Feeds

ATI to add CrossFire to 'all' X1000 GPUs

Standard feature from now on

The essential guide to IT transformation

All of ATI's Radeon X1000-class graphics chips will support the company's multi-GPU technology, CrossFire, the company has revealed.

The move, announced yesterday by Edward Chou, ATI Asia-Pacific's marketing director, will presumably end the separation of the X1000 GPU lines into standard and "CrossFire Edition" cards.

Chou's comment comes on the heels of the release of X1600-based graphics cards, such as Club 3D's Radeon X1600 XT board, that support CrossFire but are not marked out as 'CrossFire Edition' products.

Chou said CrossFire cards will continue to be hosted by ATI's Radeon Xpress 200 chipsets and Intel's 975X chipset. The company, he said, has no plans to allow other chipset vendors to mark their products as CrossFire-compatible. VIA's K8T900 chipset is said to be capable of hosting CrossFire cards as well as the company's own RapidFire solution.

DigiTimes today claimed most of ATI's CrossFire-compatible GPUs have been sold to PC OEMs, according to Taiwanese motherboard-maker sources. Supplies for the channel are expected to ramp up through Q1 2006, it said. ®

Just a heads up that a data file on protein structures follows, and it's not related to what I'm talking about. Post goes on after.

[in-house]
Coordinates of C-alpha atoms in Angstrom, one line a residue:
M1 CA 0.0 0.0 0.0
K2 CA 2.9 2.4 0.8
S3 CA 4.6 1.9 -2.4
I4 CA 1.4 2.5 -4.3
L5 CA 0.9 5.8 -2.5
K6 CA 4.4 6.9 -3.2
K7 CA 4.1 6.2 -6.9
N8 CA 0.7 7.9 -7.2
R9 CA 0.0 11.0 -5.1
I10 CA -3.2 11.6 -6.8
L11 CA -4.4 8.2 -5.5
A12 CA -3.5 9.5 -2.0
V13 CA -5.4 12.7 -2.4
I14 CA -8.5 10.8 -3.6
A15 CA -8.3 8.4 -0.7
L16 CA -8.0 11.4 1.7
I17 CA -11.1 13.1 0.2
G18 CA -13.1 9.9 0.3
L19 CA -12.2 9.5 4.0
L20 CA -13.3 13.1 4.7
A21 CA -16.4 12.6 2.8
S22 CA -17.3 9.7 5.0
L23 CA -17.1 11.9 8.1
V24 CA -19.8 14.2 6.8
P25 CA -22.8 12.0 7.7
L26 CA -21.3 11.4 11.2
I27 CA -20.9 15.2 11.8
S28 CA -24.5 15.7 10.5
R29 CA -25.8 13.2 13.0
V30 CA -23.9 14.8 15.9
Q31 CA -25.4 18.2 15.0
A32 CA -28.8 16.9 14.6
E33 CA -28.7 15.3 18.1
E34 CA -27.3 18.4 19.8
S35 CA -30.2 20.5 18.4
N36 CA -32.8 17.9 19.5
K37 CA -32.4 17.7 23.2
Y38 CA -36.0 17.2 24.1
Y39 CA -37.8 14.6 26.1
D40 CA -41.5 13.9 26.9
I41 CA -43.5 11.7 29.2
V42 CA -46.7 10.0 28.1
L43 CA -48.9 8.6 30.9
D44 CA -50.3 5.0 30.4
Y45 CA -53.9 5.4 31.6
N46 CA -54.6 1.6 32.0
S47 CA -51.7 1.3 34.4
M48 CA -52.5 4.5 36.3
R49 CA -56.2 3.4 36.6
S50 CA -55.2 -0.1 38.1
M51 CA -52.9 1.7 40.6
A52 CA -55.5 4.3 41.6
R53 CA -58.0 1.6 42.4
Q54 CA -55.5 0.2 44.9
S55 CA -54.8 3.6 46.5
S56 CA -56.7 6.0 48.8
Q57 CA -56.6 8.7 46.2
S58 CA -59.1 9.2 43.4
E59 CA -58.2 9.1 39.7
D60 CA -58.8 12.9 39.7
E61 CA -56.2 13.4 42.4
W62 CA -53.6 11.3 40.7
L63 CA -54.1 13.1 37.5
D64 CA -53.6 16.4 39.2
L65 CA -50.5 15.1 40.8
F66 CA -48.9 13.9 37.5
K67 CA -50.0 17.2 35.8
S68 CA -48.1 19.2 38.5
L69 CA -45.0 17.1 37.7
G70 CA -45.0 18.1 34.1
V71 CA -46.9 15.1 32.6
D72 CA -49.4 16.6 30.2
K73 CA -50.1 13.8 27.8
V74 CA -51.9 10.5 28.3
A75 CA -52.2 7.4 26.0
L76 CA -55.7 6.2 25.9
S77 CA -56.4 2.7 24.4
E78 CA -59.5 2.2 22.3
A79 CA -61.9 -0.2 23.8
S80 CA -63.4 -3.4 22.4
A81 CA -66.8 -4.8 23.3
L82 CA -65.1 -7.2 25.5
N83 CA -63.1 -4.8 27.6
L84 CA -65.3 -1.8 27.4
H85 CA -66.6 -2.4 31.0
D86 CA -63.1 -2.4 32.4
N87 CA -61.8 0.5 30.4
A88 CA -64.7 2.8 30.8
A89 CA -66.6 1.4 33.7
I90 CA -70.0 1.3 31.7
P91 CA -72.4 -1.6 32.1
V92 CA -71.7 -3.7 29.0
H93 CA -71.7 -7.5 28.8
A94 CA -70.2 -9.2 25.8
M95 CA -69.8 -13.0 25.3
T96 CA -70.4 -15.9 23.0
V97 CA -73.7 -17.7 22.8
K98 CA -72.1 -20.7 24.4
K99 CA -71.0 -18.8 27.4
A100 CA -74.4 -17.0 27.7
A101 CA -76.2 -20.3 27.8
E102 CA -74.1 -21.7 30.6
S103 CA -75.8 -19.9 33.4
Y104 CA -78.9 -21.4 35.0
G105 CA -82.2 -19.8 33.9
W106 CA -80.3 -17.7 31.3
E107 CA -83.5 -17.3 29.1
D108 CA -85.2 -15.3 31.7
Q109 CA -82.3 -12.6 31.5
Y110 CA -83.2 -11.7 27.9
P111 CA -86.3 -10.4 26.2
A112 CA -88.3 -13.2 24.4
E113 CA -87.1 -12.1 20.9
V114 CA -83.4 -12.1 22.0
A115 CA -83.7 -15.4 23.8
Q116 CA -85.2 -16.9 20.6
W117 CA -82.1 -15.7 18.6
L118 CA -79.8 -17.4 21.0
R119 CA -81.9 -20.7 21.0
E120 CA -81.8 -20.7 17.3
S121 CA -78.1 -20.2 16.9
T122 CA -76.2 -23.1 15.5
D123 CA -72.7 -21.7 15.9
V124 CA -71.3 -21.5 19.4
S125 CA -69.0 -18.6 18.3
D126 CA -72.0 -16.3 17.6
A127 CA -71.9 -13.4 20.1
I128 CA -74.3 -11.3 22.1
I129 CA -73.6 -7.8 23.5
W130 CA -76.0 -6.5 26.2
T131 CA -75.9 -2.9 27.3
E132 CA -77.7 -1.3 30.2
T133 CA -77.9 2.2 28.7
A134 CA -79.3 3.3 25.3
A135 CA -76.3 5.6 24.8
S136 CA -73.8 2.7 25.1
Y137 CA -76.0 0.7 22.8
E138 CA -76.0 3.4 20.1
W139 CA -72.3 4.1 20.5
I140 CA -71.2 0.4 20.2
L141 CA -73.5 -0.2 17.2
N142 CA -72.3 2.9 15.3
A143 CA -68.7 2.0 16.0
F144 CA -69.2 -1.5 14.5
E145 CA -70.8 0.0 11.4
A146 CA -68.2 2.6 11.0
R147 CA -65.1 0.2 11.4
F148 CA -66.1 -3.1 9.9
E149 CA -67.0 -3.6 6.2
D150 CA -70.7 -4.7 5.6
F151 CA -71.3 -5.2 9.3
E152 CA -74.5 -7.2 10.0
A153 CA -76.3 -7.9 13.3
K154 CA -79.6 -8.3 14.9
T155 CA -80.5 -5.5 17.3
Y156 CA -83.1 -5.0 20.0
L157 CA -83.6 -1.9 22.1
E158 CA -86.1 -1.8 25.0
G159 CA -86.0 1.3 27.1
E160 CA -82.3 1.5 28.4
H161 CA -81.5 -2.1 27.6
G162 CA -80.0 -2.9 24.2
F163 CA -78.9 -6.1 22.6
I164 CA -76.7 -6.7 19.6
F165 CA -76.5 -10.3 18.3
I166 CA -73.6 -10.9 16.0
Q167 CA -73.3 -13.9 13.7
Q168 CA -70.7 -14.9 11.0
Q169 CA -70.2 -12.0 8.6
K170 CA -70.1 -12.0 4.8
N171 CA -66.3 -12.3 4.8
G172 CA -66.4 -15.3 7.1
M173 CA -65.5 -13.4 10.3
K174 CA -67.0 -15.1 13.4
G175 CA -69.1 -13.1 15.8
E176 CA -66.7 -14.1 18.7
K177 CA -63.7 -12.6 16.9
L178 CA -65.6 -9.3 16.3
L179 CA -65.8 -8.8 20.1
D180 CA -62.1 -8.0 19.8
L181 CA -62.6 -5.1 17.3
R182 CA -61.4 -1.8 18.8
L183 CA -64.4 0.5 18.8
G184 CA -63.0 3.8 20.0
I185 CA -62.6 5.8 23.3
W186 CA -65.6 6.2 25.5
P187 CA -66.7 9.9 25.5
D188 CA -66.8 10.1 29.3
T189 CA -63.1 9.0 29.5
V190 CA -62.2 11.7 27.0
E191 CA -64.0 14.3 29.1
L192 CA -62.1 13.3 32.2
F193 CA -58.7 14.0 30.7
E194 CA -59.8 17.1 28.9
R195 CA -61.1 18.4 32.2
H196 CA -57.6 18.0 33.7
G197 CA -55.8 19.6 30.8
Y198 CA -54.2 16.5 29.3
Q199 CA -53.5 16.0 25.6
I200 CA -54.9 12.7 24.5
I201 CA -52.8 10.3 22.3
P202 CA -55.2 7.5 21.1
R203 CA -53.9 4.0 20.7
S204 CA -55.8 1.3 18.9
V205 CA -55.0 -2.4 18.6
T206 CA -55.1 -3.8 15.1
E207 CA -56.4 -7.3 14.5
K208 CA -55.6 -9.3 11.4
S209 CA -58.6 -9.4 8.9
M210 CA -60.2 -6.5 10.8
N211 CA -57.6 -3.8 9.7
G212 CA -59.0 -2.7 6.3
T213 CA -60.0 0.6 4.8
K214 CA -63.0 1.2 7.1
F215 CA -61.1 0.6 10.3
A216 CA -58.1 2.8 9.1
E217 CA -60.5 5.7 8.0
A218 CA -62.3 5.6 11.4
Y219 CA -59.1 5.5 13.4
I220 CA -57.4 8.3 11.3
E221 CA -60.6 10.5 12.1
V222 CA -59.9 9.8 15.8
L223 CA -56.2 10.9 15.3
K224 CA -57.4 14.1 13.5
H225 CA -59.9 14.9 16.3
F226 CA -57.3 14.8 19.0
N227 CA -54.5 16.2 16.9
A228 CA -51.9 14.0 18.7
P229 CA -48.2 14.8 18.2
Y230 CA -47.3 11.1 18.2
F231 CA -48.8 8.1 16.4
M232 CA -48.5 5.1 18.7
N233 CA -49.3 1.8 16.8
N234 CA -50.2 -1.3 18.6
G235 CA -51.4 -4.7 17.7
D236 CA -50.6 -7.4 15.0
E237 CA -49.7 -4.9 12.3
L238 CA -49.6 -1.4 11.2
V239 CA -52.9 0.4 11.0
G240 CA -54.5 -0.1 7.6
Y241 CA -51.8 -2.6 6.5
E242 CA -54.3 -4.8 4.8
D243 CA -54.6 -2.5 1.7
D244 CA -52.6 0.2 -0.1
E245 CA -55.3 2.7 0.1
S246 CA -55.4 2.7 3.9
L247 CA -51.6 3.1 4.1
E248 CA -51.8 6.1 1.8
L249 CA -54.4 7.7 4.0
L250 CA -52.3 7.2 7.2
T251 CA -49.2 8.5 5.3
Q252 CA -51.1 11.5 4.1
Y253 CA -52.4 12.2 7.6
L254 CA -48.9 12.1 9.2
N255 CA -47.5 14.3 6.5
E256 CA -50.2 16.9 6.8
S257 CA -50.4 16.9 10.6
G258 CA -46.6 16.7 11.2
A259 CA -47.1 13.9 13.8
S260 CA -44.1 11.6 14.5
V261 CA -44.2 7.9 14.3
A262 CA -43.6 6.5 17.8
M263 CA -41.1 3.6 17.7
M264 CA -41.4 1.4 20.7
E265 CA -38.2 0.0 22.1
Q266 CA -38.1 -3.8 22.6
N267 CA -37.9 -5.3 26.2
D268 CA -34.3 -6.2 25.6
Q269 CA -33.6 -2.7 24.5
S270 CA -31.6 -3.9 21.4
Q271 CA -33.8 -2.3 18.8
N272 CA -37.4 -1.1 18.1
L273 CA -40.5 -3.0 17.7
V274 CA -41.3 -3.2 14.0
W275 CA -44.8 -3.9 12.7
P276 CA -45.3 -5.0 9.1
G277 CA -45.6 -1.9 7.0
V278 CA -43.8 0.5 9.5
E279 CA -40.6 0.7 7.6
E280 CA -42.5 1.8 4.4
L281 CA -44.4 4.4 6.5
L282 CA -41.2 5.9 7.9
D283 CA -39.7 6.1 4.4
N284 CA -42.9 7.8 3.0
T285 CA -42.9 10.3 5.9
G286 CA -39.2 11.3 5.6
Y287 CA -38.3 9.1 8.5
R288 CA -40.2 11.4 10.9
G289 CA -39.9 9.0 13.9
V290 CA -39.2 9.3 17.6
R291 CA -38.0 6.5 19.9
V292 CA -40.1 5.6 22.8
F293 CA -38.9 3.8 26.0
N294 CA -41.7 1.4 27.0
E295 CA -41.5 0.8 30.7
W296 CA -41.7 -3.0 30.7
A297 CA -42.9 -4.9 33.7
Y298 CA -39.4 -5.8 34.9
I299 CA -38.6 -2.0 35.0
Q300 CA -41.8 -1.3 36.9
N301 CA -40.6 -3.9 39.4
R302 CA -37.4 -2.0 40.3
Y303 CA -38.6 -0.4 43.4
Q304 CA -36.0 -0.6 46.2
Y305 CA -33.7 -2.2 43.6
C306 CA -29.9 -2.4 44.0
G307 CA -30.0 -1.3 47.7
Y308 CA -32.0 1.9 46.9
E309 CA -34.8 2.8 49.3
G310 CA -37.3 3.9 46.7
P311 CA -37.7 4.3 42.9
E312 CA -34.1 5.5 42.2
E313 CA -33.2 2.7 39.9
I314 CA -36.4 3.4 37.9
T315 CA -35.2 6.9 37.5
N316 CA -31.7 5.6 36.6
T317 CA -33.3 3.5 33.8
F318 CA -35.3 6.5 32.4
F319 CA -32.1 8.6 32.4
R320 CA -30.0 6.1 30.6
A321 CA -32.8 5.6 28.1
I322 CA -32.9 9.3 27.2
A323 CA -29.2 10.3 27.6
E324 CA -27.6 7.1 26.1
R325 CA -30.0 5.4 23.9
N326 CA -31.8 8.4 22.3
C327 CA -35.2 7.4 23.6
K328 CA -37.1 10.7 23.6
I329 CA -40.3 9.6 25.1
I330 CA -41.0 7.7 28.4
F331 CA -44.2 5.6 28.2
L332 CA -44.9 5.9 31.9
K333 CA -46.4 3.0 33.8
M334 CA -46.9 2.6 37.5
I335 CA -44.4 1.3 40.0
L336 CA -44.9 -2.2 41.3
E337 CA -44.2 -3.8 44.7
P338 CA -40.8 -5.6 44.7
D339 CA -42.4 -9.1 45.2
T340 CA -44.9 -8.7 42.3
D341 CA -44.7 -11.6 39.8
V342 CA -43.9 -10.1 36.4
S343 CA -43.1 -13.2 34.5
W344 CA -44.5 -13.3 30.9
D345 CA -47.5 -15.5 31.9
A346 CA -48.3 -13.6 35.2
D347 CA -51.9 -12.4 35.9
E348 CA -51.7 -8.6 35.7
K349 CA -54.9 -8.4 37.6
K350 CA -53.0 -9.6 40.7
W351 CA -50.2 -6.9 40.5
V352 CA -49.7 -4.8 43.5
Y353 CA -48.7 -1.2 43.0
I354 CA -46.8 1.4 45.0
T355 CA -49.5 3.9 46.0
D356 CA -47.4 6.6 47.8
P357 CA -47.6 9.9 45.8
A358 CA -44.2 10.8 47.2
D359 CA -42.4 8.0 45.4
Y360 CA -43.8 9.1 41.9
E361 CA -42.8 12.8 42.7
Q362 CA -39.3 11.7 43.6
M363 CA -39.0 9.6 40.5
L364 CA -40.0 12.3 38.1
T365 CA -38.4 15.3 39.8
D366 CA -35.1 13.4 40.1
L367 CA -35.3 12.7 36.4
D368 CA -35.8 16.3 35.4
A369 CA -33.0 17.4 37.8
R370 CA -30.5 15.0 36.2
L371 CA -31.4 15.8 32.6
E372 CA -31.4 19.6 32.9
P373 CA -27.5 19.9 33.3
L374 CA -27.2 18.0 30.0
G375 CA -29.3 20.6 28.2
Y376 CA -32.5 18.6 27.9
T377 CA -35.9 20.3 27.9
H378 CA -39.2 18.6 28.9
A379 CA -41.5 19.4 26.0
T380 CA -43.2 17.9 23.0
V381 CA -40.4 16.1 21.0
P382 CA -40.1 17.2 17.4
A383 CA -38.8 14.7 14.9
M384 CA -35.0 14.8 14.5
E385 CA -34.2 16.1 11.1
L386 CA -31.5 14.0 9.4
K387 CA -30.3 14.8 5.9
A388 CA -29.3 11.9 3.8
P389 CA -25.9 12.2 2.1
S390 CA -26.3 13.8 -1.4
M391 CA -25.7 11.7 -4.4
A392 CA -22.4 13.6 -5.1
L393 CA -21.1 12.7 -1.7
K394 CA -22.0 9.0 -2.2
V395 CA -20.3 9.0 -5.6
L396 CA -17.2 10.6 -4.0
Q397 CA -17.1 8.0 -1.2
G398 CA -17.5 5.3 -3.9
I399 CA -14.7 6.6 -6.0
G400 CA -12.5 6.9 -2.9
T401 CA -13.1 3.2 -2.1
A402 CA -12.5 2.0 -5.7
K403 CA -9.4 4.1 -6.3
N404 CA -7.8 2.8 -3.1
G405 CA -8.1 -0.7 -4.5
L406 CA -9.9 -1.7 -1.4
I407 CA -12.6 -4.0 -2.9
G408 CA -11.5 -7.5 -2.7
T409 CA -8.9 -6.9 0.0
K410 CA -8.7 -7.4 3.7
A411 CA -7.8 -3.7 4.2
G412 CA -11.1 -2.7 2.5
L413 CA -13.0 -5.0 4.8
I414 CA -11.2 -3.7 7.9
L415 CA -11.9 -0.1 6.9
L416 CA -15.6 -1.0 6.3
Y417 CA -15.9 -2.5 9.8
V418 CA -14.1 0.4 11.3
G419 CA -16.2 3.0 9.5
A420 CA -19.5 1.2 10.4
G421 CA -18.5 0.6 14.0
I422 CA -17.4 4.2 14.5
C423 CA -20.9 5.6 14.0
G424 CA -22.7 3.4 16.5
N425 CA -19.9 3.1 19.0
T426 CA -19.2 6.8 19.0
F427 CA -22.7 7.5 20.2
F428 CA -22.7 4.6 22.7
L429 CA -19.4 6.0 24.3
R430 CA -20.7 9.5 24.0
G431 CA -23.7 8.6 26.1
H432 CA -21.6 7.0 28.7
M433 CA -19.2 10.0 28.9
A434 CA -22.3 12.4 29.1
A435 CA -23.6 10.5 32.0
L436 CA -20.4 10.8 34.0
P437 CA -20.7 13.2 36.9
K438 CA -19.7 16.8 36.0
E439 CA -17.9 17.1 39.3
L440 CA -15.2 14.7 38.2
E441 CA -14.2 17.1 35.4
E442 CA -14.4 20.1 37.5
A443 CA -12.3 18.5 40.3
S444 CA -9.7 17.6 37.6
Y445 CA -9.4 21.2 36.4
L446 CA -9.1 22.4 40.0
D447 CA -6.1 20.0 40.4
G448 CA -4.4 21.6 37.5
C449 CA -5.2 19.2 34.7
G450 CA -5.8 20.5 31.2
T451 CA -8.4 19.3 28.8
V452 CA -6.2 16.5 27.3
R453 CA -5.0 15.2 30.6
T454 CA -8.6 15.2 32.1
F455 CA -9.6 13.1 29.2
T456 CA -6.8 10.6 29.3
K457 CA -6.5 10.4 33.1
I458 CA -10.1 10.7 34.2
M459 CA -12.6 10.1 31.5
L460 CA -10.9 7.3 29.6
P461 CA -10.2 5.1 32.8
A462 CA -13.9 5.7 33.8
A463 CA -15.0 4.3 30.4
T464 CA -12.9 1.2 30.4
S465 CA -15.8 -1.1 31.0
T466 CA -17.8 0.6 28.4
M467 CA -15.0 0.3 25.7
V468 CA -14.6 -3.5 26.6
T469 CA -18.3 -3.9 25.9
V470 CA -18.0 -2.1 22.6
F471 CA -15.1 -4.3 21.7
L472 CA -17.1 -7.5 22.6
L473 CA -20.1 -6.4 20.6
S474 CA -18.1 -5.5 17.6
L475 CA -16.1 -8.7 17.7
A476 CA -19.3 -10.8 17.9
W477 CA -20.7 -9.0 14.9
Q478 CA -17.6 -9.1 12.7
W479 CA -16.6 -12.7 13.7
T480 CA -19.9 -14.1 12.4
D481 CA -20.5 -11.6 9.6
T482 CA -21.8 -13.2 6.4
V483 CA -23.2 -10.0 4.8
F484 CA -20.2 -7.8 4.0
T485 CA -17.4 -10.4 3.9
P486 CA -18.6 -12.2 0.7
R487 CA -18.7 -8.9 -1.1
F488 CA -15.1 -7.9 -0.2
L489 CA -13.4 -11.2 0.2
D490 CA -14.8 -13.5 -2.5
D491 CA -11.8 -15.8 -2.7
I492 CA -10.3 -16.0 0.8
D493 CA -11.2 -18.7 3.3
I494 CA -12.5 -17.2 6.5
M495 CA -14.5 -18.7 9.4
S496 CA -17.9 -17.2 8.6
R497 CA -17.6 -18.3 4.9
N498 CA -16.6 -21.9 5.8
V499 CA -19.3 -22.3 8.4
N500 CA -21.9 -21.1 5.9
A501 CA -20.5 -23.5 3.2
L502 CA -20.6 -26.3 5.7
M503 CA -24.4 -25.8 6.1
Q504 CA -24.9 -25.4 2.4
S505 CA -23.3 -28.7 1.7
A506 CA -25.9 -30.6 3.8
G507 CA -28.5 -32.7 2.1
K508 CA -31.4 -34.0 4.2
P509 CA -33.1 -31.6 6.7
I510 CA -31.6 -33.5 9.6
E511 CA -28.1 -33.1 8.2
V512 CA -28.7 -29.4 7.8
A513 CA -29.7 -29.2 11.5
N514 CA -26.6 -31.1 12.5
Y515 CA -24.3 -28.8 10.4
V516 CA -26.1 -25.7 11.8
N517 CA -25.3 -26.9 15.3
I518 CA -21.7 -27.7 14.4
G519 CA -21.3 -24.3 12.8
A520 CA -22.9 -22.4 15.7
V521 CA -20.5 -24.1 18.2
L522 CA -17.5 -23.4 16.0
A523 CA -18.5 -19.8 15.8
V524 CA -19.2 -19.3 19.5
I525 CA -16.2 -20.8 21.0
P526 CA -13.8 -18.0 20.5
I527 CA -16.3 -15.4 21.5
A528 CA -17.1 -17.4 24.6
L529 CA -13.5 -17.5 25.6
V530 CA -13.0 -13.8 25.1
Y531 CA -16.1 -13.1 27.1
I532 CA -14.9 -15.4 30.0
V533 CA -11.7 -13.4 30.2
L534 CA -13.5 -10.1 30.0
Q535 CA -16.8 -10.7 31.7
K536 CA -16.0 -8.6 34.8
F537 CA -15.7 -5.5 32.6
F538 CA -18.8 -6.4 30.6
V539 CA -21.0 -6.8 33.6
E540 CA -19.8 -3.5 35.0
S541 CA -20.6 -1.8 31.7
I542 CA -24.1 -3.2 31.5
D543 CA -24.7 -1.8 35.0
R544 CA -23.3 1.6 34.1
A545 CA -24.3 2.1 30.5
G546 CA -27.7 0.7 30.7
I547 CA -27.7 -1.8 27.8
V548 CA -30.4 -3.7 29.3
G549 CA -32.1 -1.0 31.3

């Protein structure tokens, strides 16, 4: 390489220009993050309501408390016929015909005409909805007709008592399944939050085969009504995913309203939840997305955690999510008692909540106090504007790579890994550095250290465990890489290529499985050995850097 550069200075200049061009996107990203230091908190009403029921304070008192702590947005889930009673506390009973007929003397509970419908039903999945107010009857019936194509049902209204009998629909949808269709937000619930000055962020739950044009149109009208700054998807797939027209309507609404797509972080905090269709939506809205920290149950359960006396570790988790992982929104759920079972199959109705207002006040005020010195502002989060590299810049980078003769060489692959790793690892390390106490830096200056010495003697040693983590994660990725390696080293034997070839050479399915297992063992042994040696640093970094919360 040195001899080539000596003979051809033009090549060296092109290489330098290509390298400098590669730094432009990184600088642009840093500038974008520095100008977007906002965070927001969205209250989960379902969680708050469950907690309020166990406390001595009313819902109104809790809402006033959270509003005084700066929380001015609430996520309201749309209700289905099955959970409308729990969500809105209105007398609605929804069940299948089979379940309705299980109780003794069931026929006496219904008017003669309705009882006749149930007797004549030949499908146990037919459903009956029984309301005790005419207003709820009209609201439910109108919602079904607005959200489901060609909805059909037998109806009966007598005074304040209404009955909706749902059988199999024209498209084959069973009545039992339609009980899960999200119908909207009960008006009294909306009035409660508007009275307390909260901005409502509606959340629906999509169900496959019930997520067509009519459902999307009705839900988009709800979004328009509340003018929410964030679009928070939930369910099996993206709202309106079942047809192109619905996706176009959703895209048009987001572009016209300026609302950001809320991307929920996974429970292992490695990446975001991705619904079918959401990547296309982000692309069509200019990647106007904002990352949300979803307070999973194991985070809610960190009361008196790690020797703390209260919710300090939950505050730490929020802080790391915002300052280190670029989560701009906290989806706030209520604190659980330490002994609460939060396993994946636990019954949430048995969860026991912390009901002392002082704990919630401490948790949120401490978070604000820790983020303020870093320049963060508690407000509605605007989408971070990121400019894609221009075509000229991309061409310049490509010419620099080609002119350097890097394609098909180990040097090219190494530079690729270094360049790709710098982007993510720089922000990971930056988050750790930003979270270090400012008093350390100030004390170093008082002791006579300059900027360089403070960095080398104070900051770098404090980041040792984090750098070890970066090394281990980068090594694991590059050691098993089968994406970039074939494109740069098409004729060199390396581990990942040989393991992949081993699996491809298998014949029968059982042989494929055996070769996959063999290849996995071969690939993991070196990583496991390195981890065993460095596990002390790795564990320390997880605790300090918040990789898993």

Boost IT visibility and business value

Whitepapers

Implementing global e-invoicing with guaranteed legal certainty
Explaining the role local tax compliance plays in successful supply chain management and e-business and how leading global brands are addressing this.
5 things you didn’t know about cloud backup
IT departments are embracing cloud backup, but there’s a lot you need to know before choosing a service provider. Learn all the critical things you need to know.
Why and how to choose the right cloud vendor
The benefits of cloud-based storage in your processes. Eliminate onsite, disk-based backup and archiving in favor of cloud-based data protection.
Top 8 considerations to enable and simplify mobility
In this whitepaper learn how to successfully add mobile capabilities simply and cost effectively.
High Performance for All
While HPC is not new, it has traditionally been seen as a specialist area – is it now geared up to meet more mainstream requirements?